Metamorphosis Kafka Analysis

The Metamorphosis by Franz Kafka
Analysis of the story “The Metamorphosis”, by Franz Kafka was written back in the early 1900’s, but reflected a more modern way of thinking and lifestyle of today. Gregor felt that he was a slave to his job, isolated from his co-workers, and misunderstood by his family. Although that is the norm in today’s society, it was not the norm back then. In the story Gregor finds himself transformed into a cockroach and his internal struggles become a permanent reality. Kafka’s choice of the family member to play the role of the cockroach was necessary in portraying the curse of the working man only living each day in hurried lifestyle with no freedom.
In the early 1900’s people were content with the simple pleasures in life. They spent their time with family and friends, instead of the engaged in electronics. It is during this time of family devotion and satisfaction with the things they had in life that Kafka wrote a story about a man who continued to work a job where he felt alienated and unappreciated. The story portrays a loathsome image of the internal struggles that the workforce is soon to face when Gregor states, “The work is so much more strenuous than it would be in head office, and then there’s the additional ordeal of traveling, worries about train connections, the irregular, bad meals, new people all the time, no continuity, no affection,” (Puchner, Kafka, 2012, p211). Then he continues his internal self-sabotage when saying “If I tried that out with my director some time: it would be the order of the boot just like that… once I’ve got the money together to pay back what my parents owe (my boss)… Then we will have the parting of the ways. But for the time being, I’d better look sharp,...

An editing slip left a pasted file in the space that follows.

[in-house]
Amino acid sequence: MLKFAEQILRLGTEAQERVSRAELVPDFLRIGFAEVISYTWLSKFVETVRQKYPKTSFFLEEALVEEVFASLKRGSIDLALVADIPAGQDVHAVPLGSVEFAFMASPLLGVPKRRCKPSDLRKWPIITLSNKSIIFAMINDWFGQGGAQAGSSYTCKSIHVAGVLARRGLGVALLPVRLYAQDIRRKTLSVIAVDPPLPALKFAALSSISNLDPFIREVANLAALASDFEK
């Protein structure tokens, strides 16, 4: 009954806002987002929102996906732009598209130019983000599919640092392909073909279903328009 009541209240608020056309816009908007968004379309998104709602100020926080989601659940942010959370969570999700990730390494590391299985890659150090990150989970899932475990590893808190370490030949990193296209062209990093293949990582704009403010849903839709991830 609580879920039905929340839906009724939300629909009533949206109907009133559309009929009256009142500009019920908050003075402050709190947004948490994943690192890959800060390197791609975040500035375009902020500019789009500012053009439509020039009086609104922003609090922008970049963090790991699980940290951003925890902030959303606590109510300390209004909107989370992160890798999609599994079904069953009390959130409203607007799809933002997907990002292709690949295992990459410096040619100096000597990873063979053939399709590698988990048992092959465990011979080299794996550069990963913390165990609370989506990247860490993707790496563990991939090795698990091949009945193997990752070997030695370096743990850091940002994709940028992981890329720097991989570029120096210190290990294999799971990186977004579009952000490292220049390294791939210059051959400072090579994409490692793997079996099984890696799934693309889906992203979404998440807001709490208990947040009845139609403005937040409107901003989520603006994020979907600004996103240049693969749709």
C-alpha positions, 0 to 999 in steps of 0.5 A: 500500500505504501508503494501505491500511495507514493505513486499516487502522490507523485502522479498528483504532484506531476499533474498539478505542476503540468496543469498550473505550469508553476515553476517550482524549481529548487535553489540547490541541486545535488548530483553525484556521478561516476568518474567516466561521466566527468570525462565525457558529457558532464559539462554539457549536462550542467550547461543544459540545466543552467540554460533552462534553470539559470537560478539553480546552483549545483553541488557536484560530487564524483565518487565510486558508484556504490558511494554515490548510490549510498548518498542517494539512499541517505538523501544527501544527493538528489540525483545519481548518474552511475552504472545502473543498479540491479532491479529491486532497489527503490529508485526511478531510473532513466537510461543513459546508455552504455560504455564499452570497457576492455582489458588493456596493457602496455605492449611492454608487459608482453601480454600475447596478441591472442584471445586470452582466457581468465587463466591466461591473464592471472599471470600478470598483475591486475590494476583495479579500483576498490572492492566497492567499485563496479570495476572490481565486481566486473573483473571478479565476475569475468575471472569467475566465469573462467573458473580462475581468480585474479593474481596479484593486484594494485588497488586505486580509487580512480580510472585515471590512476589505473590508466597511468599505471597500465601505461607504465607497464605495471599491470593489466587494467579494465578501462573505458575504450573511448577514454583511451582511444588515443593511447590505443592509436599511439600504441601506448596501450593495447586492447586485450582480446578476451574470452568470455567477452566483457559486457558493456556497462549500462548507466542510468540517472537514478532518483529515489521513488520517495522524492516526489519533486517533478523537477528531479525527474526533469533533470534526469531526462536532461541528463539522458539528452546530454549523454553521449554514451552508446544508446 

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...he brothers refused to let this happen and joined forces with the councilors to force Sebembele to renounce Rankwana and the child. He was portrayed as weak for letting a woman control his actions and thoughts. Sebembele repeated throughout the story, “I don’t know what to do” (Puchner, Head, 2012) which became his mantra.
In Conclusion, Sebembele in the end knew what he had to do. He had done a dishonest thing by being with his father’s wife, but he found peace by deciding to stand tall and follow his instincts rather than following the rules of the council. The camp that sided with Sebembele agreed that the brothers were at the bottom of all this, making trouble for all of them (Puchner, Head, 2012). They could try to make Sebembele look bad for being indecisive by letting a woman affect him, but his final decision to stay with her made him the better man.
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